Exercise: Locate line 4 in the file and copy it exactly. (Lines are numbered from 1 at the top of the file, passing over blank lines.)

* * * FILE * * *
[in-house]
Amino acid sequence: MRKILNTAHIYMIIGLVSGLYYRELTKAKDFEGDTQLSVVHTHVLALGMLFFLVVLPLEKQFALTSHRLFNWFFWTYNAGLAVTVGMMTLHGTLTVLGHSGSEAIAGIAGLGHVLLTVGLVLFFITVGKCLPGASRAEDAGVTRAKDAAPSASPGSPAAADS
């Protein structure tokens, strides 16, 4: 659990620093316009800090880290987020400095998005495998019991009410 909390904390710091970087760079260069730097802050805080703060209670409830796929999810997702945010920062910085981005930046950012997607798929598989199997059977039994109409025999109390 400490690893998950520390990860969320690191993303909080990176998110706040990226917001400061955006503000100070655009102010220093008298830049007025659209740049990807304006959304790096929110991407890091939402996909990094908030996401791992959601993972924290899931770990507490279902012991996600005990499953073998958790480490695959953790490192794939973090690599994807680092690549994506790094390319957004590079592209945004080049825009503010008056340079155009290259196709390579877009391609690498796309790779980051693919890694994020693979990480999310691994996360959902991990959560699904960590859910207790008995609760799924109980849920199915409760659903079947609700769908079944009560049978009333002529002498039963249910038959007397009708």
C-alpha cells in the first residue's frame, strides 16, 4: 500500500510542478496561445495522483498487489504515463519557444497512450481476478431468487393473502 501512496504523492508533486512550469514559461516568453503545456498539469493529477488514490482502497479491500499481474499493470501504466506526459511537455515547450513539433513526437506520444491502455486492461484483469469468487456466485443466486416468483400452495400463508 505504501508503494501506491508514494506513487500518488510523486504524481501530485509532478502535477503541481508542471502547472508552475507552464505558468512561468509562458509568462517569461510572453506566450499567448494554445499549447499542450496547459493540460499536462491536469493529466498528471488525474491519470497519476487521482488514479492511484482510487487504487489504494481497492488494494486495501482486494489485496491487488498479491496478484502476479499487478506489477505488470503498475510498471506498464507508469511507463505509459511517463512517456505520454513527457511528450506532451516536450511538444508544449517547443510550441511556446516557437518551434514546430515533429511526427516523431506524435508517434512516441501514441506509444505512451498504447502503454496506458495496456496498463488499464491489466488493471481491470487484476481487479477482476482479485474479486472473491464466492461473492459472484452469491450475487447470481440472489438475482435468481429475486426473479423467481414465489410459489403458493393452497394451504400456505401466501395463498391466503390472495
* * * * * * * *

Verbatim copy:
C-alpha cells in the first residue's frame, strides 16, 4: 500500500510542478496561445495522483498487489504515463519557444497512450481476478431468487393473502 501512496504523492508533486512550469514559461516568453503545456498539469493529477488514490482502497479491500499481474499493470501504466506526459511537455515547450513539433513526437506520444491502455486492461484483469469468487456466485443466486416468483400452495400463508 505504501508503494501506491508514494506513487500518488510523486504524481501530485509532478502535477503541481508542471502547472508552475507552464505558468512561468509562458509568462517569461510572453506566450499567448494554445499549447499542450496547459493540460499536462491536469493529466498528471488525474491519470497519476487521482488514479492511484482510487487504487489504494481497492488494494486495501482486494489485496491487488498479491496478484502476479499487478506489477505488470503498475510498471506498464507508469511507463505509459511517463512517456505520454513527457511528450506532451516536450511538444508544449517547443510550441511556446516557437518551434514546430515533429511526427516523431506524435508517434512516441501514441506509444505512451498504447502503454496506458495496456496498463488499464491489466488493471481491470487484476481487479477482476482479485474479486472473491464466492461473492459472484452469491450475487447470481440472489438475482435468481429475486426473479423467481414465489410459489403458493393452497394451504400456505401466501395463498391466503390472495